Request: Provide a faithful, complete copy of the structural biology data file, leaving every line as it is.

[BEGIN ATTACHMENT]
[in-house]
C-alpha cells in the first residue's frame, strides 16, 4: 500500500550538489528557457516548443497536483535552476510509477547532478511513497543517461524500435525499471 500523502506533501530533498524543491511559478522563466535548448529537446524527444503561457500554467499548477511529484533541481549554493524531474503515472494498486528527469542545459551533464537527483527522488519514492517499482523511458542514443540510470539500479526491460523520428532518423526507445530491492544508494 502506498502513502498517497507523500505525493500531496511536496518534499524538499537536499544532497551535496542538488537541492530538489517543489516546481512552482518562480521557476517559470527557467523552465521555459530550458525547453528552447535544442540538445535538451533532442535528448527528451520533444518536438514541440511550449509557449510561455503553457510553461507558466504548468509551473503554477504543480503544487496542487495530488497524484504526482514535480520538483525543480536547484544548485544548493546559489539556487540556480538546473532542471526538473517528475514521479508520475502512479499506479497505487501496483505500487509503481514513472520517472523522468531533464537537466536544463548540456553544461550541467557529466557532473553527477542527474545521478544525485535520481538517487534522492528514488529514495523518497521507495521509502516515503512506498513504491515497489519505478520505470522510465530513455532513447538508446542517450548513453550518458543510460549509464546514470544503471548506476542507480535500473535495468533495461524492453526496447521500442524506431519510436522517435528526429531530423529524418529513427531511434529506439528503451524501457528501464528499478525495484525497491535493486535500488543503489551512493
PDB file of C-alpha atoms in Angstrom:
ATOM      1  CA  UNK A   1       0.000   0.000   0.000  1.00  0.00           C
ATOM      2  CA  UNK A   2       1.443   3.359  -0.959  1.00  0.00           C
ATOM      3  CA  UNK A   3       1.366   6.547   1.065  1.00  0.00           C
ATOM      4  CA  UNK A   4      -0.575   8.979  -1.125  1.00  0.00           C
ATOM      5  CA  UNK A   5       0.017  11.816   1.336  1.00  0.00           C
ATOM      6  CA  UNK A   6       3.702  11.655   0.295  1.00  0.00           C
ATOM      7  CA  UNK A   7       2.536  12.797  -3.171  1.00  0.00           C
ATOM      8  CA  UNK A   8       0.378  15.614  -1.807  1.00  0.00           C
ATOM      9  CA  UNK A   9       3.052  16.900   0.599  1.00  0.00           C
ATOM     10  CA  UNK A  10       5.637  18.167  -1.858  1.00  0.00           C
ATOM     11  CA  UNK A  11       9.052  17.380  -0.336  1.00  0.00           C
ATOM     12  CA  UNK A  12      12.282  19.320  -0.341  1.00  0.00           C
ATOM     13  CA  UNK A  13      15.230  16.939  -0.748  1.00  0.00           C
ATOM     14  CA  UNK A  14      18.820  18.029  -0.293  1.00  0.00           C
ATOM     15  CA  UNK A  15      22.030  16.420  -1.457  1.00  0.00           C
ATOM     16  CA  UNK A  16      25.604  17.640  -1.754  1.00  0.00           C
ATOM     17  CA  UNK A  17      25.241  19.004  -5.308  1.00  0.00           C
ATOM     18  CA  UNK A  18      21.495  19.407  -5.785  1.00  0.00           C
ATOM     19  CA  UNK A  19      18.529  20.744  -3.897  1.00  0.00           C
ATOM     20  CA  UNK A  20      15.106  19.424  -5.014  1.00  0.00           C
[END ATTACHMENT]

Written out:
[in-house]
C-alpha cells in the first residue's frame, strides 16, 4: 500500500550538489528557457516548443497536483535552476510509477547532478511513497543517461524500435525499471 500523502506533501530533498524543491511559478522563466535548448529537446524527444503561457500554467499548477511529484533541481549554493524531474503515472494498486528527469542545459551533464537527483527522488519514492517499482523511458542514443540510470539500479526491460523520428532518423526507445530491492544508494 502506498502513502498517497507523500505525493500531496511536496518534499524538499537536499544532497551535496542538488537541492530538489517543489516546481512552482518562480521557476517559470527557467523552465521555459530550458525547453528552447535544442540538445535538451533532442535528448527528451520533444518536438514541440511550449509557449510561455503553457510553461507558466504548468509551473503554477504543480503544487496542487495530488497524484504526482514535480520538483525543480536547484544548485544548493546559489539556487540556480538546473532542471526538473517528475514521479508520475502512479499506479497505487501496483505500487509503481514513472520517472523522468531533464537537466536544463548540456553544461550541467557529466557532473553527477542527474545521478544525485535520481538517487534522492528514488529514495523518497521507495521509502516515503512506498513504491515497489519505478520505470522510465530513455532513447538508446542517450548513453550518458543510460549509464546514470544503471548506476542507480535500473535495468533495461524492453526496447521500442524506431519510436522517435528526429531530423529524418529513427531511434529506439528503451524501457528501464528499478525495484525497491535493486535500488543503489551512493
PDB file of C-alpha atoms in Angstrom:
ATOM      1  CA  UNK A   1       0.000   0.000   0.000  1.00  0.00           C
ATOM      2  CA  UNK A   2       1.443   3.359  -0.959  1.00  0.00           C
ATOM      3  CA  UNK A   3       1.366   6.547   1.065  1.00  0.00           C
ATOM      4  CA  UNK A   4      -0.575   8.979  -1.125  1.00  0.00           C
ATOM      5  CA  UNK A   5       0.017  11.816   1.336  1.00  0.00           C
ATOM      6  CA  UNK A   6       3.702  11.655   0.295  1.00  0.00           C
ATOM      7  CA  UNK A   7       2.536  12.797  -3.171  1.00  0.00           C
ATOM      8  CA  UNK A   8       0.378  15.614  -1.807  1.00  0.00           C
ATOM      9  CA  UNK A   9       3.052  16.900   0.599  1.00  0.00           C
ATOM     10  CA  UNK A  10       5.637  18.167  -1.858  1.00  0.00           C
ATOM     11  CA  UNK A  11       9.052  17.380  -0.336  1.00  0.00           C
ATOM     12  CA  UNK A  12      12.282  19.320  -0.341  1.00  0.00           C
ATOM     13  CA  UNK A  13      15.230  16.939  -0.748  1.00  0.00           C
ATOM     14  CA  UNK A  14      18.820  18.029  -0.293  1.00  0.00           C
ATOM     15  CA  UNK A  15      22.030  16.420  -1.457  1.00  0.00           C
ATOM     16  CA  UNK A  16      25.604  17.640  -1.754  1.00  0.00           C
ATOM     17  CA  UNK A  17      25.241  19.004  -5.308  1.00  0.00           C
ATOM     18  CA  UNK A  18      21.495  19.407  -5.785  1.00  0.00           C
ATOM     19  CA  UNK A  19      18.529  20.744  -3.897  1.00  0.00           C
ATOM     20  CA  UNK A  20      15.106  19.424  -5.014  1.00  0.00           C